Updates: if I export using H.264, 720, 30p, I don't see the issue. No issues with H.264, 1080, 30p. If I export using H.264, 720, 59.94 it comes out a lot better than H.264 Blu-ray; I can still detect the issue, but far less noticeable.
More: 1080 30i has the same issue. 1080 24p does not.
What is the end goal here? DVD? Blu-ray? Web? Computer playback?
The end goal is both Blu-ray disc and native file playback on a PS3. The clip in question is a "movie logo" that would be included with a bunch of 720, 59.94p footage. Plan to produce a muxed .m2t file that can be burned directly to BD and also play on my PS3 natively (via streaming / DLNA). However, in the future I will potentially be using 1080 60p footage. Let me know if you need more information.
To be clear: it appears I can re-encode the video clip to various formats just fine. It is only when an audio track is included that certain exports have this glitch.
in the future I will potentially be using 1080 60p footage.
You can't put that onto Blu-ray as-is, so there's little sense in shooting that way for anything but planned slow-motion shots.
At 1080, your frame rate options will be 30i or 24p.
At 720, your frame rate options will be 24p or 60p.
Plan your shoot with that in mind (and possibly reshoot the current stuff).
Understood on BD not supporting 1080 60p. My plan was to use downscale the movie logo to 720p for now. That in theory shouldn't be a problem. Ignoring the use case though ...
My question was why a 1080 60p video clip exports to 720p 59.94fps just fine unless an audio track is included. Odd, but with audio 1080 30p and 24p come out ok, 720 30p is ok, but not 1080 30i.
I tried another experiment: I exported the video clip only from 1080 60p to 720 59.94. Then imported the .m4v file into a 720p 59.94 sequence, added an audio track, exported, same problem ...
Ignoring the use case though ...
There's no point in clearing a downed tree if the road you're on is a dead end. Best to use that time to backtrack and get yourself on the right road. If that tree is big enough to cover both roads, then you can worry about clearing it.
So, start off on the right road. Match your footage and sequence to the desired Blu-ray output.
Hi Jim - understood in an ideal world one would have source video footage, sequence, and output target all the same. Is it not common though for folks to have situations where there is more than one target output?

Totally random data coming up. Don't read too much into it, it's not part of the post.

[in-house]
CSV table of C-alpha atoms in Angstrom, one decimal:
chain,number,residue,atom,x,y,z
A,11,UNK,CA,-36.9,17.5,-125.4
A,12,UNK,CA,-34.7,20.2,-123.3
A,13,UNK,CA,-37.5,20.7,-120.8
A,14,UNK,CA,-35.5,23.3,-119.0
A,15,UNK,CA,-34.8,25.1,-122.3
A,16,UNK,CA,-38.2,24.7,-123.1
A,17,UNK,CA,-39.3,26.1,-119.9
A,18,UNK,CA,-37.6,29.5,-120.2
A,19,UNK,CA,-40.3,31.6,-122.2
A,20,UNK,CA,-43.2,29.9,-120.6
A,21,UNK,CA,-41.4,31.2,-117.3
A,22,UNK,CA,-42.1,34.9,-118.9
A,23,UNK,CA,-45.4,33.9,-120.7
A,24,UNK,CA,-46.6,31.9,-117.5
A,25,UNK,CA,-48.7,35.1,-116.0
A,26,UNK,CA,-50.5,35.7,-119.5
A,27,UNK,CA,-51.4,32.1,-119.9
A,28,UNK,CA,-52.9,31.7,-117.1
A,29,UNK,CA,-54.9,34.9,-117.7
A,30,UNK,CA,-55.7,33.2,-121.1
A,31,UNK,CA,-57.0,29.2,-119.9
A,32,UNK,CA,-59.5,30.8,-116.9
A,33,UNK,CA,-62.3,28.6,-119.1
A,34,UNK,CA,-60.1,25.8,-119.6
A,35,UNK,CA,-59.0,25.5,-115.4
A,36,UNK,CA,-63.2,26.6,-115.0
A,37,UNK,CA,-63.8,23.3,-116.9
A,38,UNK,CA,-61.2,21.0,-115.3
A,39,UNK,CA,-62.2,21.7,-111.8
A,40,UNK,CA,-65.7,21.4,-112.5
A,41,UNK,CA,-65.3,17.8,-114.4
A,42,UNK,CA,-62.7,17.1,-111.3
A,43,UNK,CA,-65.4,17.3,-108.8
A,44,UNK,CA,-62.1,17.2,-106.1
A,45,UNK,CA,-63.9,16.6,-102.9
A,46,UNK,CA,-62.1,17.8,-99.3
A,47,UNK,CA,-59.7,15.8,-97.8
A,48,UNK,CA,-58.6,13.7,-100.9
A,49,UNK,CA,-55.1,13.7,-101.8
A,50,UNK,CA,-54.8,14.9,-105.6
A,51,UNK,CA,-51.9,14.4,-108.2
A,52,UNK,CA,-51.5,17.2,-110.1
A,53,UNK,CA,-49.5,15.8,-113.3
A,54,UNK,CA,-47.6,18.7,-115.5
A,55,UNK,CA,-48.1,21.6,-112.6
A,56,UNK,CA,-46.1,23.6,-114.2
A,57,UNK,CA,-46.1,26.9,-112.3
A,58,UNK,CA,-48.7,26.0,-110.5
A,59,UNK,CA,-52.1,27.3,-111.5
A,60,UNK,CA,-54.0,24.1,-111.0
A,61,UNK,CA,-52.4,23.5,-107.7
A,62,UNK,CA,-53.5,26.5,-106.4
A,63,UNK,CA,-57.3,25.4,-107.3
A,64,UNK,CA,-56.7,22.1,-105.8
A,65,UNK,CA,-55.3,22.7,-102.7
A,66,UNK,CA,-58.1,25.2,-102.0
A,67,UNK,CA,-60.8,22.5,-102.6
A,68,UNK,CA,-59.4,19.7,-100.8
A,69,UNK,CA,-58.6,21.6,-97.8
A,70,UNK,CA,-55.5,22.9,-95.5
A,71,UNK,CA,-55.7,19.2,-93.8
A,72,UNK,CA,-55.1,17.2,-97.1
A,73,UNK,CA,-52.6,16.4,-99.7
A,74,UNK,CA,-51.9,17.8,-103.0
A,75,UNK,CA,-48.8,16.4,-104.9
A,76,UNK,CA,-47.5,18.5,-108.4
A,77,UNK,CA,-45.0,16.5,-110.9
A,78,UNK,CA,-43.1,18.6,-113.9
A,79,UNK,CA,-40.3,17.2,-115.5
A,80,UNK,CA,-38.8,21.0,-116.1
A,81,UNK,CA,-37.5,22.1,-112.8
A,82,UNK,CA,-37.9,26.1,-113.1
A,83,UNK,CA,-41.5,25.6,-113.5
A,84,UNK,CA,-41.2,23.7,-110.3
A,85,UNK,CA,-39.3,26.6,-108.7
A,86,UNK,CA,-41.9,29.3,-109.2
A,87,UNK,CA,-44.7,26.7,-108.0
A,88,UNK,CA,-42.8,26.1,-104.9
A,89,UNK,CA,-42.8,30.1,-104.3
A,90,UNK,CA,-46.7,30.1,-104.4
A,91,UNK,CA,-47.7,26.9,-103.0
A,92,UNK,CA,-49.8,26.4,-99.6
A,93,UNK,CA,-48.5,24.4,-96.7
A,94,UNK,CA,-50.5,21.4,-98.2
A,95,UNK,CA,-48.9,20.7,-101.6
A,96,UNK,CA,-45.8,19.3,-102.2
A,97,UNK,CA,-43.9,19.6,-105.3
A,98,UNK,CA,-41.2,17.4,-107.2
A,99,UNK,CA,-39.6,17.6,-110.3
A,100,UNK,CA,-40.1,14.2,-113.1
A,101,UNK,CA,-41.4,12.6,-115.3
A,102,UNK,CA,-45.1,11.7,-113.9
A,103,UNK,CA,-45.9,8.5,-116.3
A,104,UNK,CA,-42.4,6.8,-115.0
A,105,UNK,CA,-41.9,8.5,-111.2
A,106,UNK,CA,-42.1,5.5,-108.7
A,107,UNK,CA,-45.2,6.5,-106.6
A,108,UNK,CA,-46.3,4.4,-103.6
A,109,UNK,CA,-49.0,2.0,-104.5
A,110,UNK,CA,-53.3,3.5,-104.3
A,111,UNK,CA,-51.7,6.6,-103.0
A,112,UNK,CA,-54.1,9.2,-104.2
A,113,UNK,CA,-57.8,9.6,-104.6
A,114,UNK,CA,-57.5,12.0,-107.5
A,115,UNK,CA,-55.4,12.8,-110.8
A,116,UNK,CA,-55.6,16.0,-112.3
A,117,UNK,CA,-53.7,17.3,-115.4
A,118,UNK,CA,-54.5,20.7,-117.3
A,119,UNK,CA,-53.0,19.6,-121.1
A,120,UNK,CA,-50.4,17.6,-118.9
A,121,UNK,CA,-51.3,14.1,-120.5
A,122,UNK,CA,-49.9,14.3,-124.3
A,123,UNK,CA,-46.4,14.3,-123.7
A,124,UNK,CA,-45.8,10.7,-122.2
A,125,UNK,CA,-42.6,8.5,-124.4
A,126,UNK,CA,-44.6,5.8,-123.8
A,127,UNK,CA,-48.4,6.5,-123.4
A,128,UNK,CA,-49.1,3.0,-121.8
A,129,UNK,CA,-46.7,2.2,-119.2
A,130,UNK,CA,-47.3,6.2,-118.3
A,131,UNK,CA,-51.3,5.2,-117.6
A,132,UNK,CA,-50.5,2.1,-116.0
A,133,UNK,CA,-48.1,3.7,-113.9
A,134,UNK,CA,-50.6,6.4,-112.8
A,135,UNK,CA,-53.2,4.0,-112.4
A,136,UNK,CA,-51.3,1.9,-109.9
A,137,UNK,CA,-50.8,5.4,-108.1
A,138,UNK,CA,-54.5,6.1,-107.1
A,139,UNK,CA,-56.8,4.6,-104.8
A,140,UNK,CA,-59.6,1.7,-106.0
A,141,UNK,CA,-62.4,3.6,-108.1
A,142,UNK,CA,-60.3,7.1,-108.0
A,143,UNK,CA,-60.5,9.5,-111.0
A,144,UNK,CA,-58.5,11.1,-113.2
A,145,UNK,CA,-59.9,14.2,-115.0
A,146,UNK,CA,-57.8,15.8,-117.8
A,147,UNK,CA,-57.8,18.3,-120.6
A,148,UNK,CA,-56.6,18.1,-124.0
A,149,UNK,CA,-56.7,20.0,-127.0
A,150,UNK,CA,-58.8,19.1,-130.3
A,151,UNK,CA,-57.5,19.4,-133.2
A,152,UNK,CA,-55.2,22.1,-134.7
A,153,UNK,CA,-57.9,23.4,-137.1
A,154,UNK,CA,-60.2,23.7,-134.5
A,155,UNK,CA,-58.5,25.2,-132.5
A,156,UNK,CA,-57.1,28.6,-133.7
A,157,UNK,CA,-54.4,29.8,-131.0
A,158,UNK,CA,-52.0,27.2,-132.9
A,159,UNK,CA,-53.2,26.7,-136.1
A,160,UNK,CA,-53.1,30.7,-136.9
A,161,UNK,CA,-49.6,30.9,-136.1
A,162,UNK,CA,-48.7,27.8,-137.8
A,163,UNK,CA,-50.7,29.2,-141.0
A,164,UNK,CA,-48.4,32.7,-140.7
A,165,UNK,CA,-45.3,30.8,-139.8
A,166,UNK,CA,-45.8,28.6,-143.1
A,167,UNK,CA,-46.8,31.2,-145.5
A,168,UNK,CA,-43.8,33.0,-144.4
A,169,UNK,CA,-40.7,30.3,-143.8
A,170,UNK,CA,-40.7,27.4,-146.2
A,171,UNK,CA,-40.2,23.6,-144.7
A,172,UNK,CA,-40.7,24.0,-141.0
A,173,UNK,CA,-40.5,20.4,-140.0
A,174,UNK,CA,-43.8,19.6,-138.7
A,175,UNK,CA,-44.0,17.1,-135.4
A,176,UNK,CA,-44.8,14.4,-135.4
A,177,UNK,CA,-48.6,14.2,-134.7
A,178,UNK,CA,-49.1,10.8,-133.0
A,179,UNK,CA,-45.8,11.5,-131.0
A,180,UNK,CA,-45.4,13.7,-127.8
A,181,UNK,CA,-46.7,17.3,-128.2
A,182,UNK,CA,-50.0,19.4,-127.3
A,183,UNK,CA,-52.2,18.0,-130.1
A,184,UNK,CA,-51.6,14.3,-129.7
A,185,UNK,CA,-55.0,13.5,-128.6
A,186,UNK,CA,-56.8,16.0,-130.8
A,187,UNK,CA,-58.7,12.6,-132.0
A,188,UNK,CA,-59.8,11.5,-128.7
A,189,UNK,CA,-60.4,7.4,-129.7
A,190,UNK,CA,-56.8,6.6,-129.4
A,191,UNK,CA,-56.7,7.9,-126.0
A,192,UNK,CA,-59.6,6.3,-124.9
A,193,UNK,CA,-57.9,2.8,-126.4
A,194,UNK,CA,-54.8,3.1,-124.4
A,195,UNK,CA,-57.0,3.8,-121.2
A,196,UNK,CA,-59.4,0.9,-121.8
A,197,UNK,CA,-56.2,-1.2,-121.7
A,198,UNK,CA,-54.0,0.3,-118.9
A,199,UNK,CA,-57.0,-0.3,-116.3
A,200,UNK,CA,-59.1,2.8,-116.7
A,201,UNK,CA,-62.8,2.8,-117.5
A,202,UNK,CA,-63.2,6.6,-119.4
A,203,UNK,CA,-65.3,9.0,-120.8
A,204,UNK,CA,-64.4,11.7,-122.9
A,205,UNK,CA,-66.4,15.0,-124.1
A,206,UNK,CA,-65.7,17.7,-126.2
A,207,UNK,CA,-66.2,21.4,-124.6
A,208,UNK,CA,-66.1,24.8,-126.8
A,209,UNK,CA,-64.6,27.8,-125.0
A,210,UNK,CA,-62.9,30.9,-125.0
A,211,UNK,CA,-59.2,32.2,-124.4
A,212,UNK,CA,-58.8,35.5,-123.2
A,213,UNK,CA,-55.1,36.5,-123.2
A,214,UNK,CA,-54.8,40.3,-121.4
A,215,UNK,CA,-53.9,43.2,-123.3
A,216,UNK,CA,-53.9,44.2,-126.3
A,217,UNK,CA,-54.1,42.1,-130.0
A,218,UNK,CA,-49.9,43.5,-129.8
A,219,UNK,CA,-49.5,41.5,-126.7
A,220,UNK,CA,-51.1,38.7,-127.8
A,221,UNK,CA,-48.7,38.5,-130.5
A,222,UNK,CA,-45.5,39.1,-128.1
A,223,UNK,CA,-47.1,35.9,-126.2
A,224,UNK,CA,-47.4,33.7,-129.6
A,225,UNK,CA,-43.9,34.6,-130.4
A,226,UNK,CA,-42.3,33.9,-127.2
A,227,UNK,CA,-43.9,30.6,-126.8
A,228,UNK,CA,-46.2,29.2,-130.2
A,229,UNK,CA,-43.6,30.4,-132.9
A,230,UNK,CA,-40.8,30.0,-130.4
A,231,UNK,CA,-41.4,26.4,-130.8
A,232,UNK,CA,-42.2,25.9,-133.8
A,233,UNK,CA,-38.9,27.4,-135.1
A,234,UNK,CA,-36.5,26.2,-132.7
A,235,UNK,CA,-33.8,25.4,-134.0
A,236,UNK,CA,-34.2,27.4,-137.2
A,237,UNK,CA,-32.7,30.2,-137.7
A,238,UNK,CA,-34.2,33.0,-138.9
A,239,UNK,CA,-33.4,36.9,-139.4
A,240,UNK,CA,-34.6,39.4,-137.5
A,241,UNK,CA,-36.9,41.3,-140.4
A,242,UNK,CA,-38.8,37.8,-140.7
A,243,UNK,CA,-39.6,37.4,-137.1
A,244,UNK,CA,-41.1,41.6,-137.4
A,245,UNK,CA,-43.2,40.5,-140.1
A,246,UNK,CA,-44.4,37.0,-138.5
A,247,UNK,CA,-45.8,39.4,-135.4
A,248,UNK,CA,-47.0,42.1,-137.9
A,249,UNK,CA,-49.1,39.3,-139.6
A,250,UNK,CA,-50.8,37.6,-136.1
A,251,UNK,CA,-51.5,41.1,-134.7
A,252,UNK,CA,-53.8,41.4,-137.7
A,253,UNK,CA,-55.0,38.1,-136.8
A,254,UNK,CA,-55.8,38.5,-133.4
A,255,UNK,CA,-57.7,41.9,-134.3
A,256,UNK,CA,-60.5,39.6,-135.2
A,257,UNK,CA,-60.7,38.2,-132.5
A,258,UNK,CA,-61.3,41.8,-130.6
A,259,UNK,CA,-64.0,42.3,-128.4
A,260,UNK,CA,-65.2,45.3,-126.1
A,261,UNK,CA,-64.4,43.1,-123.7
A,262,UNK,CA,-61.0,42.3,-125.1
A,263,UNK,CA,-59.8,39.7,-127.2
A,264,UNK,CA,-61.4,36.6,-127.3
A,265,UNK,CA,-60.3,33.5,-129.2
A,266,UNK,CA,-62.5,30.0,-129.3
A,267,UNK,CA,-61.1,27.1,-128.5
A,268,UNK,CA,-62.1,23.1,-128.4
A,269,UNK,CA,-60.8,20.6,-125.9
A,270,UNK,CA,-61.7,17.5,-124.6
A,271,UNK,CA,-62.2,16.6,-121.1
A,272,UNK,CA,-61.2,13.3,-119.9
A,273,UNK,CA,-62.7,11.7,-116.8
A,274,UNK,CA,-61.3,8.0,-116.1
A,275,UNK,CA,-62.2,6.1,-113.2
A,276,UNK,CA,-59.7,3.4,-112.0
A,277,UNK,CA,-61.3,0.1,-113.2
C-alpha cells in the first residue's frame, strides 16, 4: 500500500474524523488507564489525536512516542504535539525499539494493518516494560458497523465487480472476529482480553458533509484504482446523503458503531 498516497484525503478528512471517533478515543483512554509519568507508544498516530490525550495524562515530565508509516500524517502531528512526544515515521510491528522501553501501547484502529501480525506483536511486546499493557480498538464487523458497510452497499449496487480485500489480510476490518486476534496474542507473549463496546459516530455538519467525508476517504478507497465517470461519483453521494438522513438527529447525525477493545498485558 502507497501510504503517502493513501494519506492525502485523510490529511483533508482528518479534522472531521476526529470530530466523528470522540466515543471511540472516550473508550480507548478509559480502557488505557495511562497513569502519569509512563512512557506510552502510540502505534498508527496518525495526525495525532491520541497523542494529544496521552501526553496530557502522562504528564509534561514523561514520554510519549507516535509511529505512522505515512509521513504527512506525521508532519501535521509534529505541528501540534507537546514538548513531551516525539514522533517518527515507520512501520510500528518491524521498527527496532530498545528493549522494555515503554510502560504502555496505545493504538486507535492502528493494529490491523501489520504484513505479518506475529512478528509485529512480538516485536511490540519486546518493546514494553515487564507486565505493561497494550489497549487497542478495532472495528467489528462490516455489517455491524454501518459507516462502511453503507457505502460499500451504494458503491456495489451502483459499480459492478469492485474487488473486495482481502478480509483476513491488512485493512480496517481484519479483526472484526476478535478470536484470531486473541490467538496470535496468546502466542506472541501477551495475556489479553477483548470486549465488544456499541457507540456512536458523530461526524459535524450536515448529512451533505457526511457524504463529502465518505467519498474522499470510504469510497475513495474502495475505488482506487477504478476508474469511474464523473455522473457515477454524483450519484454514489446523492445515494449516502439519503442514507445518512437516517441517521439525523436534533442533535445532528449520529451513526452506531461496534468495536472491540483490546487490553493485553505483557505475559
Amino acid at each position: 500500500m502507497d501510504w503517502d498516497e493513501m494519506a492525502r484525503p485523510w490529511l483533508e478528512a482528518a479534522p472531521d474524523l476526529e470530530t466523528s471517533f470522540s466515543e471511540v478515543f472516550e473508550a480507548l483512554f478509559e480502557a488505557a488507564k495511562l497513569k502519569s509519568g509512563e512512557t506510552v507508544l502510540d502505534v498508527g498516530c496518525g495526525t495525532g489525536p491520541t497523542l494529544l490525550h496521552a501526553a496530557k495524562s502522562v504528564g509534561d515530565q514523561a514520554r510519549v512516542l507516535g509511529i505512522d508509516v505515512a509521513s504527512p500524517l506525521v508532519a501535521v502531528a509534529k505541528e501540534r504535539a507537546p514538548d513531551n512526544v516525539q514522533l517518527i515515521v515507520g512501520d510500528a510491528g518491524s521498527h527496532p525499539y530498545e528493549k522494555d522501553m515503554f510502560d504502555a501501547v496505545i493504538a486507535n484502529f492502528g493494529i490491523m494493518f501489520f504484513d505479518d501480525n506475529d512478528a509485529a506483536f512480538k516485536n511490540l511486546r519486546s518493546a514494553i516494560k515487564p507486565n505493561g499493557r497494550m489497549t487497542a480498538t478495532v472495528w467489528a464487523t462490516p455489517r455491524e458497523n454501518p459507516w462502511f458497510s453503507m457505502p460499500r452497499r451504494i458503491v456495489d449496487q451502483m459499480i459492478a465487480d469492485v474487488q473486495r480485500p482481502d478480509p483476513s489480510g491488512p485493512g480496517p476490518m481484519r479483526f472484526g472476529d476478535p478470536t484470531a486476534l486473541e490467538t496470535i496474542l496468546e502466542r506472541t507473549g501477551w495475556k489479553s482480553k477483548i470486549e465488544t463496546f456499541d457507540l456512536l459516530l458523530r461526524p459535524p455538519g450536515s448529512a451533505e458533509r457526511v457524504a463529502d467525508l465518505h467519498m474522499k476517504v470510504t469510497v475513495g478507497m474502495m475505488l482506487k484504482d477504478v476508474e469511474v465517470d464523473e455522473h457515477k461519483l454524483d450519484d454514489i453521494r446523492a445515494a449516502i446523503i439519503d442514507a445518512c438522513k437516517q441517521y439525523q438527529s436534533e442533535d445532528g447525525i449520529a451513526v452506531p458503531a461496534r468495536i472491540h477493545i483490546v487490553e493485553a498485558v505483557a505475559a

Anyway, I think I have a tree covering both roads if I understand your analogy. What is wrong with the following picture? I took the original 1080 60p clip, dragged it into a 720p 59.94 sequence, exported the video only. The exported video looks just fine in this case. I even tried different formats (Matrox MPEG I-Frame HD, H.264 Blu-ray muxed and not). It is all good.
Next I imported the aformentioned no issue video that is in 720 59.94 into a sequence that matches then exported to a matching format. No issue with the resultant video. Is this scenario not what you mentioned? Start with video that matches the sequence and target output?
However, if I add an audio track, the video has some flashing/stuttering at the end particularly towards the top. Why would exporting with or without an audio track in the above scenario make a difference?
In case it matters, the video came from a modified After Effects template. I don't own AE and paid another guy to modify the template. I will go back and ask him to render in 720p 59.94. Still, the above just doesn't seem right.
More data: I have been selecting VBR, 2-pass. If I leave as VBR, 1-pass the issue goes away.
To summarize, starting with the original 1080 60p clip or rendering that clip to 720p 59.94fps and re-importing; creating a new sequence that matches, then exporting with H.264 Blu-ray four files as follows:
Video only, VBR 1-pass: OK
Video only, VBR-2 pass: OK
Video + audio, VBR 1-pass: OK
Video + audio, VBR 2-pass: stuttering/flashing towards the end.
That is weird. But no one is likely to notice any different between 1 and 2 passes, so I'd say go ahead and use 1 pass.